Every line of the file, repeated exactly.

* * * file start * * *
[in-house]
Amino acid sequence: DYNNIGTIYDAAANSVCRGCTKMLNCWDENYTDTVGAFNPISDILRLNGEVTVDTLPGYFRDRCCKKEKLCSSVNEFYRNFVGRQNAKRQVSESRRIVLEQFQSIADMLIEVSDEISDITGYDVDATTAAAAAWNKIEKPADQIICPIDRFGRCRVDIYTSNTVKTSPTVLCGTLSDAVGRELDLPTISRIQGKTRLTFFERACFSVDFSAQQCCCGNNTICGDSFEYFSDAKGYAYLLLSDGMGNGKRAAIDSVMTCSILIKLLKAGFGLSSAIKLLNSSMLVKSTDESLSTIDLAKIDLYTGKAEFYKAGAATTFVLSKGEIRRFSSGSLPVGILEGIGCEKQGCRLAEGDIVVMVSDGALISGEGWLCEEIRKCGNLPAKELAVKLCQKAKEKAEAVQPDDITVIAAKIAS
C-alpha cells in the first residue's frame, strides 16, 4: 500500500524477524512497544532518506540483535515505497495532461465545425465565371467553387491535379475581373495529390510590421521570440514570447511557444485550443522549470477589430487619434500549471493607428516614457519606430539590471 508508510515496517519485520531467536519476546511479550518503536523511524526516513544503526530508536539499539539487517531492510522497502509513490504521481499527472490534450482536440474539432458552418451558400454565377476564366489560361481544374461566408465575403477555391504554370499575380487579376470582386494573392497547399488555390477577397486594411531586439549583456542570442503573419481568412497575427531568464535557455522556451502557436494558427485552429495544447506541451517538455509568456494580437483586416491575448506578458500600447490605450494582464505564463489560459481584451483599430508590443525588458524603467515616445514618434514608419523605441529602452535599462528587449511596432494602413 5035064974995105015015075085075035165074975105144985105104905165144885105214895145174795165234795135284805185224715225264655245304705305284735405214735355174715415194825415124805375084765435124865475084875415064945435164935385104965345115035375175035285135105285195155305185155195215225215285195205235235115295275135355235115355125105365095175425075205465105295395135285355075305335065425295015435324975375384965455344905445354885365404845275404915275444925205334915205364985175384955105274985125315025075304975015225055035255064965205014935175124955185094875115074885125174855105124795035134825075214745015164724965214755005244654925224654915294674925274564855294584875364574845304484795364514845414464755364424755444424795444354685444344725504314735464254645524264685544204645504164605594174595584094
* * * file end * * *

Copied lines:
[in-house]
Amino acid sequence: DYNNIGTIYDAAANSVCRGCTKMLNCWDENYTDTVGAFNPISDILRLNGEVTVDTLPGYFRDRCCKKEKLCSSVNEFYRNFVGRQNAKRQVSESRRIVLEQFQSIADMLIEVSDEISDITGYDVDATTAAAAAWNKIEKPADQIICPIDRFGRCRVDIYTSNTVKTSPTVLCGTLSDAVGRELDLPTISRIQGKTRLTFFERACFSVDFSAQQCCCGNNTICGDSFEYFSDAKGYAYLLLSDGMGNGKRAAIDSVMTCSILIKLLKAGFGLSSAIKLLNSSMLVKSTDESLSTIDLAKIDLYTGKAEFYKAGAATTFVLSKGEIRRFSSGSLPVGILEGIGCEKQGCRLAEGDIVVMVSDGALISGEGWLCEEIRKCGNLPAKELAVKLCQKAKEKAEAVQPDDITVIAAKIAS
C-alpha cells in the first residue's frame, strides 16, 4: 500500500524477524512497544532518506540483535515505497495532461465545425465565371467553387491535379475581373495529390510590421521570440514570447511557444485550443522549470477589430487619434500549471493607428516614457519606430539590471 508508510515496517519485520531467536519476546511479550518503536523511524526516513544503526530508536539499539539487517531492510522497502509513490504521481499527472490534450482536440474539432458552418451558400454565377476564366489560361481544374461566408465575403477555391504554370499575380487579376470582386494573392497547399488555390477577397486594411531586439549583456542570442503573419481568412497575427531568464535557455522556451502557436494558427485552429495544447506541451517538455509568456494580437483586416491575448506578458500600447490605450494582464505564463489560459481584451483599430508590443525588458524603467515616445514618434514608419523605441529602452535599462528587449511596432494602413 5035064974995105015015075085075035165074975105144985105104905165144885105214895145174795165234795135284805185224715225264655245304705305284735405214735355174715415194825415124805375084765435124865475084875415064945435164935385104965345115035375175035285135105285195155305185155195215225215285195205235235115295275135355235115355125105365095175425075205465105295395135285355075305335065425295015435324975375384965455344905445354885365404845275404915275444925205334915205364985175384955105274985125315025075304975015225055035255064965205014935175124955185094875115074885125174855105124795035134825075214745015164724965214755005244654925224654915294674925274564855294584875364574845304484795364514845414464755364424755444424795444354685444344725504314735464254645524264685544204645504164605594174595584094